Great health rarely comes from one simple solution like changing your diet, sleeping more, or just exercise alone. You treat the roots, not just the symptoms.

You start first with a good diagnosis and assessment about the state of your health from a well trained professional - physical, mental, even emotional. You uncover what's brought you to the state you're in - before you take a friend's advice to leap on a treadmill - or worse, to drink wheat grass shots. You look at the whole body and mind, not just the surface.

What does this have to do with your financial institution's brand?

Probably the most frequent comment I hear across the US and Canada from financial executives is, "I'm not sure we know what our brand is internally, let alone how we're doing on delivering it out in the market." What is that such a huge question without clear answers?

A "brand" is not done when you update your logo, add mobile banking, build a new branch, upgrade your website or even change names to differentiate yourself. Former Disney CEO Michael Eisner described it succinctly saying, "a brand is a living entity, the sum of a thousand small gestures." Great brands require nurturing, focus, alignment and clear metrics to adapt and remain relevant.

So how do you discover the state of your brand?

Brand health requires a serious outside, unbiased expert assessment, evaluation and research-based checkup to see how well it is performing, keeping pace with changing times, being lived out internally among staff and evolving in rapidly changing online channels across a myriad of consumer facing touch points.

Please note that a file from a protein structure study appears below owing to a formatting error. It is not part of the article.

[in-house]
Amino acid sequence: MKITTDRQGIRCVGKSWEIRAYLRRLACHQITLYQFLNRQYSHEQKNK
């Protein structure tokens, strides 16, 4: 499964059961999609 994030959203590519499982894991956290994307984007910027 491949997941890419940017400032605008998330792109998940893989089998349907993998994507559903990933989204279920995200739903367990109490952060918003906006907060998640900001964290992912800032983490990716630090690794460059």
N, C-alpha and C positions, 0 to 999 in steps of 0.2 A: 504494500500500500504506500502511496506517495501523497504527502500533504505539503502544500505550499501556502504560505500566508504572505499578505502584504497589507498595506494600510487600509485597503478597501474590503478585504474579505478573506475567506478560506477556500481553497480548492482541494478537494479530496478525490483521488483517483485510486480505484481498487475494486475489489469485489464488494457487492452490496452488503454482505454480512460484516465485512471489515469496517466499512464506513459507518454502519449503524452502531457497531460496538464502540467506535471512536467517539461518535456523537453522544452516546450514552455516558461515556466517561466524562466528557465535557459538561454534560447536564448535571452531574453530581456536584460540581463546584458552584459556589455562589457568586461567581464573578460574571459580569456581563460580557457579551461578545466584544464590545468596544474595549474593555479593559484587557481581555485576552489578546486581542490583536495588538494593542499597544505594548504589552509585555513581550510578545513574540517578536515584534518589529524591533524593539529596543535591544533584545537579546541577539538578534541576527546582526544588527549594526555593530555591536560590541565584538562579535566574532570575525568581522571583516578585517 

Brands are at different stages of vitality and decline and uncovering what's needed requires serious attention, starting with your members and your markets.

Financial service consumers today are savvy, time-starved, convenience-driven, skeptical shoppers who make countless decisions every day based on brand preference.

At rare moments, they need a "bank (just a verb)" - to loan them funds to buy a home, make a deposit, find a decent saving rate, or open a checking account. They literally have thousands of choices delivered in every media possible on a daily basis.

Here's where your brand challenge begins: with limited marketing dollars, a handful of branches, and maybe a "legacy name" tied to a declining sponsor, you have to find a compelling and vibrant brand story to stand out beyond the competition. That's a far cry from the old days when Motorola, John Deere and federal employees lined up to join their credit union, worked at one job for 35 years and would never consider another option for savings and auto loans.

The "good old credit union days" of total loyalty and lifelong relationships are as distant a memory as Polaroid and Oldsmobile. Especially among consumers under 35 who don't even know what a credit union is.